Lapid: Welfare doesn’t end poverty, work does

Finance minister defends budget cuts, responds to OECD report.

By
May 16, 2013 11:29
3 minute read.
Protests gather in Tel Aviv to voice their displeasure with Lapid's intended budget cuts.

Tel aviv budget protest crowd 370. (photo credit: Camilla Schick)

The answer to poverty is work, not government welfare support, Finance Minister Yair Lapid said on Thursday.

Responding to an OECD report that pegged Israel’s poverty level in 2010 as the highest among developed countries, Lapid told Israel Radio, “Allowances don’t take people out of poverty, they keep people in poverty. Work brings people out of poverty.”

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Lapid pointed out that in Israel, two groups contributed to overall poverty more than any others: the ultra-Orthodox and the Arabs.

“It is already sad that there are groups that are predefined as poor,” he said, arguing that his 2013-2014 state budget and upcoming reforms would push those populations into the workforce in greater numbers.

The interview was one of a handful Lapid gave on Thursday on the heels of a drop in his Yesh Atid party’s standing in the polls. Since the release of his draft 2013- 2014 budget, Lapid has faced accusations that he broke campaign promises amid popular discontent over reduced child allotments and increased income taxes. Following the media blitz, Lapid planned a live question-and-answer session on Facebook late on Thursday night to communicate with members of the public and address their concerns directly.

Lapid said the polls were actually a sign of faith in his party.

“There were two polls this week. In one I lost two mandates and in the other I lost three [from the 19 Knesset seats his party garnered in January’s election]. If this is the hardest political fall, if that’s all I lost, then we learned something: that all the people who thought that Yesh Atid was a trend party see that it is something solid,” he told Army Radio.

While expressing empathy at popular anger toward his fiscal policy, Lapid also dismissed his critics, who he said “simply don’t know the details. In a year, they’ll say thank God there was a responsible hand at the wheel.”

“For example, I’m not harming the middle class, I’m helping the middle class,” he said.

While it’s true that Ricky Cohen – the fictional embodiment of a middleclass woman Lapid introduced into the national conversation earlier in the year – would have nearly NIS 300 less in take-home pay each month, Lapid argued that money was being invested in a better future.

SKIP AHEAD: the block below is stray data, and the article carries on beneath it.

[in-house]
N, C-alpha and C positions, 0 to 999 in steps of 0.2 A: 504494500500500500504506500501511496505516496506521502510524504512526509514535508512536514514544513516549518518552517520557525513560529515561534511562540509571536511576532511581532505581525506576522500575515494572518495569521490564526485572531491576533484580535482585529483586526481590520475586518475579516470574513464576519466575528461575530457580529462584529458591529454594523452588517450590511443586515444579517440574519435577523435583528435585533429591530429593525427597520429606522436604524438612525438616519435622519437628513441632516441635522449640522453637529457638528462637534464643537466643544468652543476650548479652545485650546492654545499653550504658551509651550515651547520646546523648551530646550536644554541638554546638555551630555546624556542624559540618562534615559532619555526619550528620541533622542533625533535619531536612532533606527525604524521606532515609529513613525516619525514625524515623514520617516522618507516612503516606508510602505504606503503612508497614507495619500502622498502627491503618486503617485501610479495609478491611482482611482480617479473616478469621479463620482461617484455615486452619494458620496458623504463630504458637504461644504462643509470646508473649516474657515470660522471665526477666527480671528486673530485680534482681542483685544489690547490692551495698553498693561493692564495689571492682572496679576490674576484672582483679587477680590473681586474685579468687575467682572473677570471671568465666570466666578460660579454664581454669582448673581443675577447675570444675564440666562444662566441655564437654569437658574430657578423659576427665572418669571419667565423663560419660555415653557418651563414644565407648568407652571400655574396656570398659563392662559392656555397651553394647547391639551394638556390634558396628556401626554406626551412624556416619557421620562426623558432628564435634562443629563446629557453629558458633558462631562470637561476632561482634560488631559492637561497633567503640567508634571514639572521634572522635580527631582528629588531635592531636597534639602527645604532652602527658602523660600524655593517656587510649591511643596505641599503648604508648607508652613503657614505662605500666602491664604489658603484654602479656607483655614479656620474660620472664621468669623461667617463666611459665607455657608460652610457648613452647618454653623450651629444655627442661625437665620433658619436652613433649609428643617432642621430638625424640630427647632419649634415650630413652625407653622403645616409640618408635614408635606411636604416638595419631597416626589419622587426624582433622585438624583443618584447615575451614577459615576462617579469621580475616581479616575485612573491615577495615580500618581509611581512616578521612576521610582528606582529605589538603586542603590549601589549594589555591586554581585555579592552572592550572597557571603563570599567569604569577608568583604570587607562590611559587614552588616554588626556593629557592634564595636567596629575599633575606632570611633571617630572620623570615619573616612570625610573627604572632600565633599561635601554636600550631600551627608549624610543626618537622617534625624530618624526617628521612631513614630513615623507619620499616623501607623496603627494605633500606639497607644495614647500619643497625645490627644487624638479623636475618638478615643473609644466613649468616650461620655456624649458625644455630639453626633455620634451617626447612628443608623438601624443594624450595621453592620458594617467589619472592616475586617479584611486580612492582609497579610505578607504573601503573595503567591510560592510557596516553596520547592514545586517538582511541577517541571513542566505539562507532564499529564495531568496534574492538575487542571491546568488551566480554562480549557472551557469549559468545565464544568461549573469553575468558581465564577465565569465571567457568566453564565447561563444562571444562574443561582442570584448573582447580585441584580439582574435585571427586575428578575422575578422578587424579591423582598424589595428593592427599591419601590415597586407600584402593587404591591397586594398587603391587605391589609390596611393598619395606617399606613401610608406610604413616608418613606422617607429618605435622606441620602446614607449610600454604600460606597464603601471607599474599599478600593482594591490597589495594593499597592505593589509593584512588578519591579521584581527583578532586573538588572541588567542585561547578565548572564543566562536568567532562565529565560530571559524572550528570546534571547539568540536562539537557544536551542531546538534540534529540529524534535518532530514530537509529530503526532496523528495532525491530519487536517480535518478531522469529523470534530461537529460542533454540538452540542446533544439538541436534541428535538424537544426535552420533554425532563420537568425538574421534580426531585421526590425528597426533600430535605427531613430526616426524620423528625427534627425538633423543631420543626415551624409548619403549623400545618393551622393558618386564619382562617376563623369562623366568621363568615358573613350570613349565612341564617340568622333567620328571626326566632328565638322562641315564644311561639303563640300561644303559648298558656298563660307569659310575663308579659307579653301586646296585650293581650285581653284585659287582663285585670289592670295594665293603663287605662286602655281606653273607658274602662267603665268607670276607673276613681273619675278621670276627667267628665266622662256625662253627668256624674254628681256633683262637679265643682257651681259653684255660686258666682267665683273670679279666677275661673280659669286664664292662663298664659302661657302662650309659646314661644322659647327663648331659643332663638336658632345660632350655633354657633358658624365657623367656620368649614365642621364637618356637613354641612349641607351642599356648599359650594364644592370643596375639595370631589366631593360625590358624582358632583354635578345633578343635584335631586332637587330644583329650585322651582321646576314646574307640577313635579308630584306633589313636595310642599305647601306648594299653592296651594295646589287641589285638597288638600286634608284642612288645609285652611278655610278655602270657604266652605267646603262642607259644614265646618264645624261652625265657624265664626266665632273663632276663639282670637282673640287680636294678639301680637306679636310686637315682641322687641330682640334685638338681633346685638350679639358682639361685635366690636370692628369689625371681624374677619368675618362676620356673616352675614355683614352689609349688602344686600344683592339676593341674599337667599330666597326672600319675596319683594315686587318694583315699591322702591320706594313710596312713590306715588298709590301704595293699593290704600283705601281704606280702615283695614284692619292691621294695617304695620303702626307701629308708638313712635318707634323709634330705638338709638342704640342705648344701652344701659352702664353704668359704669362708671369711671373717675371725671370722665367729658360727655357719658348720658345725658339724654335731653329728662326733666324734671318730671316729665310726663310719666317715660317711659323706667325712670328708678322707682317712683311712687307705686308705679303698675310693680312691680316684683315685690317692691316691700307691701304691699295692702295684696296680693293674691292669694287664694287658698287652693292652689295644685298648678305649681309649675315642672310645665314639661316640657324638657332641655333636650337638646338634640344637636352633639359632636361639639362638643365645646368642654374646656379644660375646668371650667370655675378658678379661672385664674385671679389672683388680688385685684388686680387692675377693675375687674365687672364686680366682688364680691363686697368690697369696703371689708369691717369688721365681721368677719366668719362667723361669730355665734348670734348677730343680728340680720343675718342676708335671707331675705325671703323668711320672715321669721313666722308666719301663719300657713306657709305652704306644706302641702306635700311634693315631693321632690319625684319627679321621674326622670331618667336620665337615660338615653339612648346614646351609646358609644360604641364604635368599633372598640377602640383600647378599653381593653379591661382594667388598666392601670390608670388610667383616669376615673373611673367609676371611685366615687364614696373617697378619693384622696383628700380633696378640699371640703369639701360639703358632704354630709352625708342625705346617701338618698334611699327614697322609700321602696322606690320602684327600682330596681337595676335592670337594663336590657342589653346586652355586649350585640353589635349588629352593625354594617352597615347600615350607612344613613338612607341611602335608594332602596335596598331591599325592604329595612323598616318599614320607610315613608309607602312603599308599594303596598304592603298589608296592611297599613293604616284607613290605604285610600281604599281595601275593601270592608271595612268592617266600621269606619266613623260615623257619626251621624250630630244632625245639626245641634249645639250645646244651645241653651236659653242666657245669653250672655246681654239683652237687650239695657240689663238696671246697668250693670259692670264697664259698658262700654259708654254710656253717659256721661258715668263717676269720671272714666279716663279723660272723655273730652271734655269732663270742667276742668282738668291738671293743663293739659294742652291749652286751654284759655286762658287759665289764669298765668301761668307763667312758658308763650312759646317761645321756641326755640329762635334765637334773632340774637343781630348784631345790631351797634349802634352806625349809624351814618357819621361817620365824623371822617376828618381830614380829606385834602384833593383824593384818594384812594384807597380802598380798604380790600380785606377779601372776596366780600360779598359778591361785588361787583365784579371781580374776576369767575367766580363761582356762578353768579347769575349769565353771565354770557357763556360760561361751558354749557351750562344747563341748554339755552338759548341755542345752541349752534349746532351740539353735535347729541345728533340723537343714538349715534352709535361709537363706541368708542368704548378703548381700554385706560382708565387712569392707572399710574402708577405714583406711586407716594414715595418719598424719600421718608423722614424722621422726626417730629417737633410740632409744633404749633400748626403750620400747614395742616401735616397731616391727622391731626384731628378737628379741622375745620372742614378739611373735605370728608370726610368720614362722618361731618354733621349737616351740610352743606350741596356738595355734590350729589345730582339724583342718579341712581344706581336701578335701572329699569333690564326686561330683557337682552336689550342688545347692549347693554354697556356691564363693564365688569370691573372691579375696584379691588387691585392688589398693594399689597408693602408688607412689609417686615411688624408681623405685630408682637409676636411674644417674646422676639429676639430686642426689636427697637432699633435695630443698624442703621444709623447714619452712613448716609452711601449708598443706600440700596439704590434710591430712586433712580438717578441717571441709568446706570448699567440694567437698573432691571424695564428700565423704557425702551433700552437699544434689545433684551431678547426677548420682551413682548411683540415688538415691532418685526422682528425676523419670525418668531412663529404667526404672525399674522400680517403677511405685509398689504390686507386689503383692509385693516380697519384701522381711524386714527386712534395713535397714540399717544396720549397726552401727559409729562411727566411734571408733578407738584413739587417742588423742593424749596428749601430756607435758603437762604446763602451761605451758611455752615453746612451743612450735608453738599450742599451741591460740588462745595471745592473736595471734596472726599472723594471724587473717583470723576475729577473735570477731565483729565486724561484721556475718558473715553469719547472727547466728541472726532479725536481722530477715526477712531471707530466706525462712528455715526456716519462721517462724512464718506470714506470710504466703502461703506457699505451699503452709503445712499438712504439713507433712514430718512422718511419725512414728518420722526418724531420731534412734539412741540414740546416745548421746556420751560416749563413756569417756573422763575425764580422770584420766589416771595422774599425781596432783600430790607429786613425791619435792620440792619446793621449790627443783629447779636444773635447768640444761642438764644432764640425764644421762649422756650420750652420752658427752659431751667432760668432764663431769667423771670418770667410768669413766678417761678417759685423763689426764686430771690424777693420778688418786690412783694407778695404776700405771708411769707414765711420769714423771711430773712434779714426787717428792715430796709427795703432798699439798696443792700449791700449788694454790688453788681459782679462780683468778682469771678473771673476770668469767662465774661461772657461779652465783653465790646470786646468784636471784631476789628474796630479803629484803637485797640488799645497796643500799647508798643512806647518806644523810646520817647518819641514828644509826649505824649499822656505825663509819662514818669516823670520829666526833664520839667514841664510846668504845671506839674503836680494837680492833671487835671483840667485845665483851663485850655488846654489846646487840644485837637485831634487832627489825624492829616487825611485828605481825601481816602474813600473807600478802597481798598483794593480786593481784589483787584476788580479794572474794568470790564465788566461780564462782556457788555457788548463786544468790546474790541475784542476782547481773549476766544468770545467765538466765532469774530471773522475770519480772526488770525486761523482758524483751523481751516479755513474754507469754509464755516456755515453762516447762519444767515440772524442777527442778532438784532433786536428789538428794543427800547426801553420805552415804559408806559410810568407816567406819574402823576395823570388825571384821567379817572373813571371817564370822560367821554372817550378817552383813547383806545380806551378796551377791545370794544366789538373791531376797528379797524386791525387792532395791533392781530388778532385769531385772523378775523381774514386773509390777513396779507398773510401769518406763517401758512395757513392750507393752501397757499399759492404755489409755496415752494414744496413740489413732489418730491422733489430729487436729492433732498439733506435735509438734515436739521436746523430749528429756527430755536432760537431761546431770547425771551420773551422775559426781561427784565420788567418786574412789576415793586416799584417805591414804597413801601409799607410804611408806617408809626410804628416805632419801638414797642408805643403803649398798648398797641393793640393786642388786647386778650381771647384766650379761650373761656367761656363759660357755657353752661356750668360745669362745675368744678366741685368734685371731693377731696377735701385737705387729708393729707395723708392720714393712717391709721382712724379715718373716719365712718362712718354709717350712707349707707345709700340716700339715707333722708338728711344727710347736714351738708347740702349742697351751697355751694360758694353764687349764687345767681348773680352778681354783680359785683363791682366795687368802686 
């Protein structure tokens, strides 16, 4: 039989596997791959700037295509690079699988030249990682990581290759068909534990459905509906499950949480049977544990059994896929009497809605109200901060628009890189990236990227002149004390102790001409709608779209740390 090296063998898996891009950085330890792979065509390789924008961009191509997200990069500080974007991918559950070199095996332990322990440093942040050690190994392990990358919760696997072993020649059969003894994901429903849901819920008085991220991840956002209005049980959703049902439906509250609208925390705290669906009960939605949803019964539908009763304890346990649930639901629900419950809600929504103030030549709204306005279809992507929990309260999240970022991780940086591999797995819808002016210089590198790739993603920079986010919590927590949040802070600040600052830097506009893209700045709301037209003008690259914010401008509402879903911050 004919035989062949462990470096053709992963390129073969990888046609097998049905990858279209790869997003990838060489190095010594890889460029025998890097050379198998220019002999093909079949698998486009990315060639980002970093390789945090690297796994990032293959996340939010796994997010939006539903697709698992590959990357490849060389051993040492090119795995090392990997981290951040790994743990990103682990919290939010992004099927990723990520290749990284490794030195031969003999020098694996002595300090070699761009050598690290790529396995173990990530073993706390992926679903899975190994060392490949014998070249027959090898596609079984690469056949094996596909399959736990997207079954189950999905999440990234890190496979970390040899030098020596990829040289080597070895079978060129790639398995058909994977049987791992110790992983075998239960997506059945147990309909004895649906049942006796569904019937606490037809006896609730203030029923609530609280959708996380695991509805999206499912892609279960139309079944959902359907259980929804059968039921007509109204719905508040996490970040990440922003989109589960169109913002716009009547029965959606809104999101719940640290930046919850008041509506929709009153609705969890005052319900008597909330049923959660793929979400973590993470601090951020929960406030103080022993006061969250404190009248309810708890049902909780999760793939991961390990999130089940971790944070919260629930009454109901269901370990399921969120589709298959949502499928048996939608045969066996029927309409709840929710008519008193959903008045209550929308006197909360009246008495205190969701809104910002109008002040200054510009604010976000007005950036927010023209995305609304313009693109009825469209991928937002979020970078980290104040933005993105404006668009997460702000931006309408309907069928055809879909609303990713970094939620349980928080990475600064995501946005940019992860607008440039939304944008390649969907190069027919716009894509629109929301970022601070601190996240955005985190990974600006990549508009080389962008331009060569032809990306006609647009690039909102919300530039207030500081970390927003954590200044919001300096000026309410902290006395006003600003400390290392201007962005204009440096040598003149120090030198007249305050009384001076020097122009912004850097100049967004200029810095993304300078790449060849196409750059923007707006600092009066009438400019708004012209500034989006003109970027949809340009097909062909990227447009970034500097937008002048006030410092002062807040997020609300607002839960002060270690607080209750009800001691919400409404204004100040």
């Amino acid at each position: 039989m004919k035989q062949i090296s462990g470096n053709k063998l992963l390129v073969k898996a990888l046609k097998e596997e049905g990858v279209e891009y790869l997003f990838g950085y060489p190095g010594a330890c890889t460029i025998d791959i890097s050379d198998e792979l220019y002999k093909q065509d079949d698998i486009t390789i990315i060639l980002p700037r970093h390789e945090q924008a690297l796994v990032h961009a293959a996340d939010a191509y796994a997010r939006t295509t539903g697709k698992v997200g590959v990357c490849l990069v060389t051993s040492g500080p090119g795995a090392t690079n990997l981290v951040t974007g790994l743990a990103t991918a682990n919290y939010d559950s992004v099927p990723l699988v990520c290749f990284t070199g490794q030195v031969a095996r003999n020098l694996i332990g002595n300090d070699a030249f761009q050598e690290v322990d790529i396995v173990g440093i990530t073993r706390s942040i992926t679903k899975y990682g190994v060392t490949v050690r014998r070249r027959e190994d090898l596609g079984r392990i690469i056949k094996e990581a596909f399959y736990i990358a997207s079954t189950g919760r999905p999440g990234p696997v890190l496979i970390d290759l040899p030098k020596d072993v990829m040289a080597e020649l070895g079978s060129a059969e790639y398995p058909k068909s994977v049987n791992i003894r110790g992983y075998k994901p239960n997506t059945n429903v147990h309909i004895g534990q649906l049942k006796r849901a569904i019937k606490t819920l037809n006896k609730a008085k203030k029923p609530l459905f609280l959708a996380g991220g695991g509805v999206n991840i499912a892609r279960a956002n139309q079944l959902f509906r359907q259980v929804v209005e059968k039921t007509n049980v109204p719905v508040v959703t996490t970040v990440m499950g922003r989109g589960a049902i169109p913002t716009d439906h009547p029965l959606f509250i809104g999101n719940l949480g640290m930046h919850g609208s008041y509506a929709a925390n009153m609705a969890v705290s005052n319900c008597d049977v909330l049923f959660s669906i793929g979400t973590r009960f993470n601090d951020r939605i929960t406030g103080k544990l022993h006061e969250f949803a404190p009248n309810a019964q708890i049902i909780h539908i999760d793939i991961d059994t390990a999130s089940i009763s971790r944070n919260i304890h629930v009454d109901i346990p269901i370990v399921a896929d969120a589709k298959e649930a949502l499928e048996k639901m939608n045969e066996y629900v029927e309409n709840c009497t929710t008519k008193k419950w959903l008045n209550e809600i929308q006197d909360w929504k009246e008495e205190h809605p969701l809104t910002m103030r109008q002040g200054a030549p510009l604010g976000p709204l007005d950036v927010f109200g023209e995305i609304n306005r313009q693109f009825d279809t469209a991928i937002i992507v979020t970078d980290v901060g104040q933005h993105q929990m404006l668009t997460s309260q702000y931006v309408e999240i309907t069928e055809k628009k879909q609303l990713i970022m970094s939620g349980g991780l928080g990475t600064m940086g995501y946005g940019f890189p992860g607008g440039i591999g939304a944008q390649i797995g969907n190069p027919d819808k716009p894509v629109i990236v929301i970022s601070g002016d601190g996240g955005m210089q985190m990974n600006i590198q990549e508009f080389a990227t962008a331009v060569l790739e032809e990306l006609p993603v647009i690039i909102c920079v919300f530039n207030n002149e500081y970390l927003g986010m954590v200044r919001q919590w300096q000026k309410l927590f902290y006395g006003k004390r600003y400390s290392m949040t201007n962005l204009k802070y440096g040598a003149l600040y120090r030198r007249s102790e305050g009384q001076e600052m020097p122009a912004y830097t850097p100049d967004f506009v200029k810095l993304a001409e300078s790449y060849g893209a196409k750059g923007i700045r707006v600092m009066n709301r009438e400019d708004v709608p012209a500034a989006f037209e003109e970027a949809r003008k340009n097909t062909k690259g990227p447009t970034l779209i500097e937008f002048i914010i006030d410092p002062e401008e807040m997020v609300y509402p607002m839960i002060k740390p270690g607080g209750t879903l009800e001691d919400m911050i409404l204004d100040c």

“Part of protecting and defending the middle class means ensuring that the Israeli economy and all the social services don’t collapse around it,” he told Army Radio later in the morning.

The budget, he said, avoided cuts on the disabled, Holocaust survivors and retirees, while the income tax increase didn’t affect those making under NIS 5,000 a month. But more than anything, Lapid maintained that the real engines of growth would come in a series of upcoming reforms, not from the budget.

Speaking after Lapid on Israel Radio, National Insurance Institute director-general Shlomo Mor-Yosef said the poverty problem was more widespread than Lapid made it out to be.

“It’s not just people who don’t work,” he said. “Working people are also under the poverty line.”

Defending his recent agreement with Histadrut labor federation chairman Ofer Eini, Lapid said that a negotiated agreement was best for all sides. The Histadrut, he said, gave up NIS 1.5 billion for the budget, and the agreement allowed the country to avert a costly strike.

One week of striking, he said, would cause enough damage to necessitate a doubling of the tax increases he had proposed.

“You can declare a war that will get a week of headlines but won’t net the state a dime,” Lapid said.


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